Must one of my favorite geometrical theorems come to be regarded as "trivial" or "obvious", when it is shown to have a really short and easy proof? Let C denote any closed unbounded subset of the Euclidean plane, whose interior is non-empty. One can visualize the immense variety of point sets that qualify as examples of C, and they all have positive or infinite 2-dimensional Lebesgue measure. But we have the theorem: "If C is convex, then C has infinite 2-dimensional Lebesgue measure".-Proof: Let p be an interior point of C. Then there exists a subset of C which is a closed disk D, centered at p, whose diameter is positive. Let q be a point of C not belonging to D. Consider the isoceles triangle T whose base is a diameter of D and whose opposite vertex is q. The staight line segment pq is a median and an altitude of T. T is a subset of C and the unboundedness of C implies that q can be so chosen as to make the area of T arbitrarily large-Q.E.D. Note that both the theorem and its short proof generalize readily to higher dimensional Euclidean spaces. I first realized that there was such a theorem after managing to come up with a long and unwieldy proof of it.
closed as not a real question by Todd Trimble♦, Noah S, Anthony Quas, Lee Mosher, Felipe Voloch May 26 at 16:16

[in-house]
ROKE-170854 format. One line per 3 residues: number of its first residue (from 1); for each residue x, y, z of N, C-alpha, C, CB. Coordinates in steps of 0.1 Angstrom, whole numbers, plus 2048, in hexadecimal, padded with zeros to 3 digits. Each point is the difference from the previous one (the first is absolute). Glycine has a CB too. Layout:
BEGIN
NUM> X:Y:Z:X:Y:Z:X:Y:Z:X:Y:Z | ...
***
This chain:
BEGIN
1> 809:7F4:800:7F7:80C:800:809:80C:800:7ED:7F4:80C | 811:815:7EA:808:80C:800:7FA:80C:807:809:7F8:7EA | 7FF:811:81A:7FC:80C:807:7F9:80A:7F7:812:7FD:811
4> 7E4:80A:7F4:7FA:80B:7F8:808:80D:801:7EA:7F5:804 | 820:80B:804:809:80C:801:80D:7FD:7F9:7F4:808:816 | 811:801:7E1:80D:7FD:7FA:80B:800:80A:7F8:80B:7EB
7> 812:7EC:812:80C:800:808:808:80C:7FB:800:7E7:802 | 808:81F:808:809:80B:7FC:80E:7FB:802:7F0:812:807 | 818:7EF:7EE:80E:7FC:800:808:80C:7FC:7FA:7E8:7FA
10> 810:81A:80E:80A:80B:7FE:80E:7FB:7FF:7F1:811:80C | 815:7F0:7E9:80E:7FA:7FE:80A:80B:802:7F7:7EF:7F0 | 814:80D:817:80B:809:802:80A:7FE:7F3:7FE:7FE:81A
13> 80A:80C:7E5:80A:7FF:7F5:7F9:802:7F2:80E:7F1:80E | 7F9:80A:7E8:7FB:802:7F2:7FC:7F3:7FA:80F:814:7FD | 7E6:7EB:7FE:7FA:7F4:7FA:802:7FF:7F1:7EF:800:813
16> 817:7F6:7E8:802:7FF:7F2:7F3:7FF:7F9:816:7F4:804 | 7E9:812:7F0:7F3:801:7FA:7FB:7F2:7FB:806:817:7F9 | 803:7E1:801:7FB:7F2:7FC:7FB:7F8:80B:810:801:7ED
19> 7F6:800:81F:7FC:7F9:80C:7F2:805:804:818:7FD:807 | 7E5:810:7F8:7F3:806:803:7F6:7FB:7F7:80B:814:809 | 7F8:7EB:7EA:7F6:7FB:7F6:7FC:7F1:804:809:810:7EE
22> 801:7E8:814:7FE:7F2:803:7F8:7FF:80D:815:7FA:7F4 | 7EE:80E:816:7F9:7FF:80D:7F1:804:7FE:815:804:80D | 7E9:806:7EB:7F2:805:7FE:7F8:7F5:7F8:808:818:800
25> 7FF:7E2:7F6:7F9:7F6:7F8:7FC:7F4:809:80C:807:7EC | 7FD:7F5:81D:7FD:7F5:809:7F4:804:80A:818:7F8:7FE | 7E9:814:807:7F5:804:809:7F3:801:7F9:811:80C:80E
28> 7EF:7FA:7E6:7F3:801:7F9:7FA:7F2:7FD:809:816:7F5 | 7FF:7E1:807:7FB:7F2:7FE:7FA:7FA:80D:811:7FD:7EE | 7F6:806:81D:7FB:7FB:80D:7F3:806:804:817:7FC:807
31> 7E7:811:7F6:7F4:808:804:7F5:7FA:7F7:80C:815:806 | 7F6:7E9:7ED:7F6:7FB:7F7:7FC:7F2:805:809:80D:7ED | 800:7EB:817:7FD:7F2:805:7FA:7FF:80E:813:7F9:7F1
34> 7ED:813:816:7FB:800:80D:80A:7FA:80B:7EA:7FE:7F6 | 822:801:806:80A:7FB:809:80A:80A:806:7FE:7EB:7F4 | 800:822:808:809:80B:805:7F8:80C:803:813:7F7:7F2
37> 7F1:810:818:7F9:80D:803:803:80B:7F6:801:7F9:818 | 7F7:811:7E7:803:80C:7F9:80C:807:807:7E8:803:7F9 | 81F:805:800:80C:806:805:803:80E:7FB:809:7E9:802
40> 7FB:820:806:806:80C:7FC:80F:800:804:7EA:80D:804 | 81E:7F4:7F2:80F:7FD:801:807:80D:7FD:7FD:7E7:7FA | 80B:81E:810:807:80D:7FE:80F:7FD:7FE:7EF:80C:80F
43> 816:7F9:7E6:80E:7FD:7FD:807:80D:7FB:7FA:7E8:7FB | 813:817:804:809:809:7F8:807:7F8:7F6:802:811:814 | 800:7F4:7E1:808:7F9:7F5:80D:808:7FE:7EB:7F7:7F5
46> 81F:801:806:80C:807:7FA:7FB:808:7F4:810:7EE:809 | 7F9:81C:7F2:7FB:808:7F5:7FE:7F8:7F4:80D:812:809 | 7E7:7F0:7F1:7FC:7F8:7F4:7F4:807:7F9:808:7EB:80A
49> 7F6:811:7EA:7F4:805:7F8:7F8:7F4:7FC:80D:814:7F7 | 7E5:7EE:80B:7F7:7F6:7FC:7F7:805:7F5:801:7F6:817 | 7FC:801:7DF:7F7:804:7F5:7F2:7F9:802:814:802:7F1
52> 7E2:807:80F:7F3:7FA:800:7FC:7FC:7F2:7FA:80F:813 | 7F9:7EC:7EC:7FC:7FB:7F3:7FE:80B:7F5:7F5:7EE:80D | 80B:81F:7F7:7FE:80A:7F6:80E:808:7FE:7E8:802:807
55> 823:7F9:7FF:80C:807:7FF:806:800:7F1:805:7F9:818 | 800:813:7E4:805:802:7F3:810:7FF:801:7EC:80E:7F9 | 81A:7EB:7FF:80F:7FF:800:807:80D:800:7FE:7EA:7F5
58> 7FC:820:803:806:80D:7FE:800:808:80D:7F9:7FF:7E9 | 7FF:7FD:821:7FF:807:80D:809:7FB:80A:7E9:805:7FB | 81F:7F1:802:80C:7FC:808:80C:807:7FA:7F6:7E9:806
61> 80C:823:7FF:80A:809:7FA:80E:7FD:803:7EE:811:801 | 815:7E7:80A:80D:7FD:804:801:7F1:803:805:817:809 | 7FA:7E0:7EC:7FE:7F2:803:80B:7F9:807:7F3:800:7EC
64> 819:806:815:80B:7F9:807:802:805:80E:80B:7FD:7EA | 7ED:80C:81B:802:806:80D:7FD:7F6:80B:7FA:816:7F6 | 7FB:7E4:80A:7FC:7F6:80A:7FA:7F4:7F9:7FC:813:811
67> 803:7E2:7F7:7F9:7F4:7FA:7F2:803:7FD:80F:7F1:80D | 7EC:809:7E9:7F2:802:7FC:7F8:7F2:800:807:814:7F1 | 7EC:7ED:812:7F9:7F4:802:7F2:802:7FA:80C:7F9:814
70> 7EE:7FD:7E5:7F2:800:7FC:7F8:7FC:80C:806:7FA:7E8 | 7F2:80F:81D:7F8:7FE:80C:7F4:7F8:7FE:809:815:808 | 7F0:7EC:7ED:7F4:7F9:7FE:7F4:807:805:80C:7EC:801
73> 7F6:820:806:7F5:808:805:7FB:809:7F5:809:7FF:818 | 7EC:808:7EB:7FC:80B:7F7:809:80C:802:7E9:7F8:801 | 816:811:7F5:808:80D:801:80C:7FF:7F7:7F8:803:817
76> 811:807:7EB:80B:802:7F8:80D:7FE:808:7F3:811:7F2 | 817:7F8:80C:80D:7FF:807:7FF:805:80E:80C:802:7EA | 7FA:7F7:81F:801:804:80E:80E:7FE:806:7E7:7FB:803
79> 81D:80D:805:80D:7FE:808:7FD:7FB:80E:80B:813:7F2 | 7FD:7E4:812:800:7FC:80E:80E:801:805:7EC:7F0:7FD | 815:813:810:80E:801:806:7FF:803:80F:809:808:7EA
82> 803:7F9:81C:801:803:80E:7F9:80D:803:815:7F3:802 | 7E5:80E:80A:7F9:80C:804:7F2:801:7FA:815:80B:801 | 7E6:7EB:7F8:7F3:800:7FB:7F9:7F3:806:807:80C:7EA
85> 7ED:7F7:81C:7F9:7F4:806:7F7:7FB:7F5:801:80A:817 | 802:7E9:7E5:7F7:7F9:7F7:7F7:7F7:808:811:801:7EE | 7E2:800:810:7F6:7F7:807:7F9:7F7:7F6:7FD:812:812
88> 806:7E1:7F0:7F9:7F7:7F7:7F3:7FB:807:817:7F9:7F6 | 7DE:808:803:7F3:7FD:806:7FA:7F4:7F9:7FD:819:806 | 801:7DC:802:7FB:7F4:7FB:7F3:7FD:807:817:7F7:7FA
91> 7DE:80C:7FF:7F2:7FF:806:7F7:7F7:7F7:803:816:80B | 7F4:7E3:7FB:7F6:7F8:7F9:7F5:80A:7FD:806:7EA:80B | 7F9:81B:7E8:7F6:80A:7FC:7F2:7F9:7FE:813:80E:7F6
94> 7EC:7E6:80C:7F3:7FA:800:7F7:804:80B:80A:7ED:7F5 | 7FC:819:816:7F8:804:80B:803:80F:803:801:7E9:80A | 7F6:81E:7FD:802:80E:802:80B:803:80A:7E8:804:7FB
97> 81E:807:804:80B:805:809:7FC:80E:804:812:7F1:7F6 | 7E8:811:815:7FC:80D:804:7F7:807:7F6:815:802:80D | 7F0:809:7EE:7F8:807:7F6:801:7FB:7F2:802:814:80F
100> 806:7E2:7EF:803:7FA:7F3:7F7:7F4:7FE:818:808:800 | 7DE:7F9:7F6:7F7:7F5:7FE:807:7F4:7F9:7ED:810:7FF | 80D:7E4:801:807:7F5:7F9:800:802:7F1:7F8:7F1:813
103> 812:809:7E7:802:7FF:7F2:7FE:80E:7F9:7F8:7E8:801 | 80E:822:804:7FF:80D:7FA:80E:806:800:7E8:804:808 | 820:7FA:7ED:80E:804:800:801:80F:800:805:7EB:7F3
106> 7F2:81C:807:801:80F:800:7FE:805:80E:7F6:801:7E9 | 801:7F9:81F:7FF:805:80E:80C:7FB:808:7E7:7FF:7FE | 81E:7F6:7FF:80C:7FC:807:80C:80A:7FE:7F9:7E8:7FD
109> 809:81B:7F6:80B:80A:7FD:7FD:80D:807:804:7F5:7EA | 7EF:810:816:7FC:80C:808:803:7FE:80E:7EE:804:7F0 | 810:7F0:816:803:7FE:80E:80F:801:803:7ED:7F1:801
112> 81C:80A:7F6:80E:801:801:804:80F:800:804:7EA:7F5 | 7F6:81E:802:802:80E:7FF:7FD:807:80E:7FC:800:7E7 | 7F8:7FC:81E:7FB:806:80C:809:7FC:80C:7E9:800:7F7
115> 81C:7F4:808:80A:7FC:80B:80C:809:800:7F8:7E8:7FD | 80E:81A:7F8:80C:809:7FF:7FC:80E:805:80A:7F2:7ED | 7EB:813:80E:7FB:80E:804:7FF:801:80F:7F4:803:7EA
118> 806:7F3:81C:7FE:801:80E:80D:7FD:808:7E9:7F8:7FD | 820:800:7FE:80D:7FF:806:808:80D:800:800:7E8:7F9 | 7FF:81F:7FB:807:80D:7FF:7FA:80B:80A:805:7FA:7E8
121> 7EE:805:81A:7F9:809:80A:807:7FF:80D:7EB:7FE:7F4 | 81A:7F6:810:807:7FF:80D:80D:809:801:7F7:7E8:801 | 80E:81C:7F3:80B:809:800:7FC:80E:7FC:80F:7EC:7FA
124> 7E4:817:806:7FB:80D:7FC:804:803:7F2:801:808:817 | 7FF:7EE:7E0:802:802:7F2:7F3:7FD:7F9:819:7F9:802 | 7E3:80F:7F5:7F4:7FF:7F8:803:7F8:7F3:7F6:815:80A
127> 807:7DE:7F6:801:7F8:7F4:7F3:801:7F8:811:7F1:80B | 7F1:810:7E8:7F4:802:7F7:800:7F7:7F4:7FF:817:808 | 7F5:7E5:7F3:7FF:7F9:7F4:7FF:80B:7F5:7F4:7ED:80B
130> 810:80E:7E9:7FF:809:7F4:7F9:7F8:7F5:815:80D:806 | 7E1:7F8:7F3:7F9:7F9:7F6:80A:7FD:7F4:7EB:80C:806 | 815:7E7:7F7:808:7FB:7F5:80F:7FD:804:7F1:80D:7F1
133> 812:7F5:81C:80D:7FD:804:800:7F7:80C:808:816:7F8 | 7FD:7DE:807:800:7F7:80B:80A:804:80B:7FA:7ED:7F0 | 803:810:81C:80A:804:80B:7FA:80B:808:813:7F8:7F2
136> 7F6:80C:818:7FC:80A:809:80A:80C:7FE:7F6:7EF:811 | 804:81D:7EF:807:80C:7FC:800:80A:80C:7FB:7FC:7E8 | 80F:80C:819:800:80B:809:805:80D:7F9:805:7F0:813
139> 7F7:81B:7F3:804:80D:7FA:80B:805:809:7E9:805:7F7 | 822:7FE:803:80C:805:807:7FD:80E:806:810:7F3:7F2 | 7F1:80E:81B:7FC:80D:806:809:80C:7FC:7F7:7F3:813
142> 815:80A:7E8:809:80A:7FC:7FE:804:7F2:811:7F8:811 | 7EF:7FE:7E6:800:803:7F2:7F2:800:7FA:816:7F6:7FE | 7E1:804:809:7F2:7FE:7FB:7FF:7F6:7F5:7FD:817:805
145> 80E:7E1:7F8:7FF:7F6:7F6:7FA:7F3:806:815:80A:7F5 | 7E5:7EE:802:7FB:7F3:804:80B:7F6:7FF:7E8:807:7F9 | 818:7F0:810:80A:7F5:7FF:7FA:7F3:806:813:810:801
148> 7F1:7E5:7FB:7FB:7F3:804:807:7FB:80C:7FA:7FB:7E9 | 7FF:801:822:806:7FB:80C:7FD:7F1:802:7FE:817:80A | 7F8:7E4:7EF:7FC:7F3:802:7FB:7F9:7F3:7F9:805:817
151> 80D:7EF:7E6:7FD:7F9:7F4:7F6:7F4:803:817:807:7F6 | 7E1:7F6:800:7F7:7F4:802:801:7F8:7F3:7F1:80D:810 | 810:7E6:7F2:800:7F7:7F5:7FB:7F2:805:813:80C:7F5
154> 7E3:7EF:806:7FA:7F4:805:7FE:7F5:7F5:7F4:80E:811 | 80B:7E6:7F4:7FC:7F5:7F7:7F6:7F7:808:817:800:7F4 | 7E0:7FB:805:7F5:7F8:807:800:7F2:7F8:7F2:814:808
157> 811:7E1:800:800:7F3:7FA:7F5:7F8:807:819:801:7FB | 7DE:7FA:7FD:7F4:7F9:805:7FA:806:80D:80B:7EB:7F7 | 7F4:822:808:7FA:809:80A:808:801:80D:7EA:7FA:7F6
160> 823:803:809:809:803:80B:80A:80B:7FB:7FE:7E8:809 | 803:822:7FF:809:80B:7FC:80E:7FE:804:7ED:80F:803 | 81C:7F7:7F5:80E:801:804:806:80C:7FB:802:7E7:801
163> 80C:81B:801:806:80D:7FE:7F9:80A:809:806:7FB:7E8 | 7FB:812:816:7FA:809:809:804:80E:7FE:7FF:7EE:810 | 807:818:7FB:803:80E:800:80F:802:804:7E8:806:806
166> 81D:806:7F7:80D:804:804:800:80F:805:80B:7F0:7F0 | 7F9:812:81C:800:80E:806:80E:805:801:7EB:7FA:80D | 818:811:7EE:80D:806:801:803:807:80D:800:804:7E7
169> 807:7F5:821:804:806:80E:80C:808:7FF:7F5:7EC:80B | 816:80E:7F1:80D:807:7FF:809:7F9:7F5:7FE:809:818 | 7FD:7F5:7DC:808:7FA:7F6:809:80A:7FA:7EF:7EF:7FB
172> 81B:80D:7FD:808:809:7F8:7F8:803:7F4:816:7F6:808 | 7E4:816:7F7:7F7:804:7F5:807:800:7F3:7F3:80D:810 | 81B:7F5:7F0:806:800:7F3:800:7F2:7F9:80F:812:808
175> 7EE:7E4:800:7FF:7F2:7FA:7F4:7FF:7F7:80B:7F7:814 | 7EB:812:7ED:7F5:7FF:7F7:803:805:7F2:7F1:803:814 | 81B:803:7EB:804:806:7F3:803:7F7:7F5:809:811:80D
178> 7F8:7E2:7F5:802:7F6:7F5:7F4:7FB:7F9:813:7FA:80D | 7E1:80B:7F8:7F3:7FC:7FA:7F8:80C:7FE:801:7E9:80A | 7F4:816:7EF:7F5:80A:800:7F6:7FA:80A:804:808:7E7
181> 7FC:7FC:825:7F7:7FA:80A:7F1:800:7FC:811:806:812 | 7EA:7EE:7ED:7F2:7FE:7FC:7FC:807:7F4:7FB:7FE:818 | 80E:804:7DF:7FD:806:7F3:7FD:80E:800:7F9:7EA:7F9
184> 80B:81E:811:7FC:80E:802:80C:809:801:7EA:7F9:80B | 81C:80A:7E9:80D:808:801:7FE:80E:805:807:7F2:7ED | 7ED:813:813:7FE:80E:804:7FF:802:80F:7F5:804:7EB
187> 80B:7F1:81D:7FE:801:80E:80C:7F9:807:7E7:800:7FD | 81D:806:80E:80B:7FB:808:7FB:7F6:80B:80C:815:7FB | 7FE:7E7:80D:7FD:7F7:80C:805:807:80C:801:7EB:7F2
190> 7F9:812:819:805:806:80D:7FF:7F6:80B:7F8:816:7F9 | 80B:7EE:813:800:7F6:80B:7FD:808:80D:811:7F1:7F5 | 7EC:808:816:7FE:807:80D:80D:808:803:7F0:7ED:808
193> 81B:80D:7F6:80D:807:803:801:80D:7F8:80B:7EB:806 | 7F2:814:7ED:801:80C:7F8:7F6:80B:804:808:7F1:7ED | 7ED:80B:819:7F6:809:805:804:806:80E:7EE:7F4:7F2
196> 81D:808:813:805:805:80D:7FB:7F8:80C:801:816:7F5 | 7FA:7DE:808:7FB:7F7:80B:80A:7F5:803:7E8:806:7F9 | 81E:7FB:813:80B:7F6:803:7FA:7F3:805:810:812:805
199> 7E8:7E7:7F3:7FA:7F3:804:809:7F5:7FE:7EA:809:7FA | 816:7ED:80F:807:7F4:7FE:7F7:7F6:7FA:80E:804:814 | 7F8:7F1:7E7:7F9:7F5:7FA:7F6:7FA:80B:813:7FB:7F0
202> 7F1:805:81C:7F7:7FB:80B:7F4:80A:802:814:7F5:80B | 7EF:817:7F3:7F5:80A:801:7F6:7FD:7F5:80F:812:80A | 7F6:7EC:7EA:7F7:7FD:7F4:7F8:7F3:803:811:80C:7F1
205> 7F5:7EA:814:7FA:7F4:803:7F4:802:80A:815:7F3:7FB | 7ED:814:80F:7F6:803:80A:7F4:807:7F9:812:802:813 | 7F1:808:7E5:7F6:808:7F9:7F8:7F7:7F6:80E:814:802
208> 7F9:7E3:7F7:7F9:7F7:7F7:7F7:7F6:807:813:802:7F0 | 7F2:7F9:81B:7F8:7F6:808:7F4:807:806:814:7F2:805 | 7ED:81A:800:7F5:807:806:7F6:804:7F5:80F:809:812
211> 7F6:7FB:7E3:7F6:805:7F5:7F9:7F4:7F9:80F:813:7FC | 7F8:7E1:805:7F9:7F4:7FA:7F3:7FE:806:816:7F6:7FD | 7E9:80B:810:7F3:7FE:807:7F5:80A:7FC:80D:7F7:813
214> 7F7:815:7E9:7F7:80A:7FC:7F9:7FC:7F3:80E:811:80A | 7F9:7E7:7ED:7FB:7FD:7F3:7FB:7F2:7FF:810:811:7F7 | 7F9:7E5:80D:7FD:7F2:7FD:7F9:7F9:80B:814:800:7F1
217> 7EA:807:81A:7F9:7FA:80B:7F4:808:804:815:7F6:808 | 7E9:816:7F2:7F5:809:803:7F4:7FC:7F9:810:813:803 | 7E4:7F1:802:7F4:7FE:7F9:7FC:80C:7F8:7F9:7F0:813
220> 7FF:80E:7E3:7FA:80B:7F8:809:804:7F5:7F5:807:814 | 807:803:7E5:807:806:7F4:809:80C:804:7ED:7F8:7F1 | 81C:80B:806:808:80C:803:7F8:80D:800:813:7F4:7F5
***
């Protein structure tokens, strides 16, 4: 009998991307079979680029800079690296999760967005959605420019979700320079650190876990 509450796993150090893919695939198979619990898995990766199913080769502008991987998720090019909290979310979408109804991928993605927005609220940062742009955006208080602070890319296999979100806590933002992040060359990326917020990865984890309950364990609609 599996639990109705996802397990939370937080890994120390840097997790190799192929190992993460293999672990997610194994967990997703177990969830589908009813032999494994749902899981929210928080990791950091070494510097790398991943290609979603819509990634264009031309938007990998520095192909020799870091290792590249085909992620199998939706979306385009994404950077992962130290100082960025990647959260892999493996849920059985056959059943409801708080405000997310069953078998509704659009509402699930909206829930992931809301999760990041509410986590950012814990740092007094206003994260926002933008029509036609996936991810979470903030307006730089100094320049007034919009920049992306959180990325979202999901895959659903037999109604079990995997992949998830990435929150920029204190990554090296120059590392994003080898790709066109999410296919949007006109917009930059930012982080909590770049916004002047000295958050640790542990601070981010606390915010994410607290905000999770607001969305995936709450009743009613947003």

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The words "obvious" and "trivial" relate more to the prevailing mathematical culture than to the statement itself. Yes, the theorem you quoted is obvious in the current culture, and so is Euclid's proof, but not because the proofs are short and simple, rather because in both cases this particular way of argument became totally standard and repeats in so many places that it is essentially the first thing that comes to your mind when you look at the problem. Of course, I'm talking here of "an average mathematician". Each particular individual can manage to stay away from some aspects of general mathematical culture for a long while and then completely routine things can come as a big surprise to him (I experienced a few such surprises myself and, I believe, this experience is shared by many people). There is nothing wrong with stopping on the road and admiring the wheels of the passing cars for a while. As a matter of fact, this is quite a good exercise for your brain, IMHO (admiring=thinking of how it works and how else you could make it, not just staring). Still, most people won't share your excitement even when you show them some of the latest Lockheed Martin products instead of the car wheel: everybody got so used to the idea of the flying machines that no one is particularly impressed by anything. The ability to perceive things you see every day as unusual (and most of them are highly unusual) has to be maintained consciously by routine exercising more often than not. The same is true for the world of mathematics.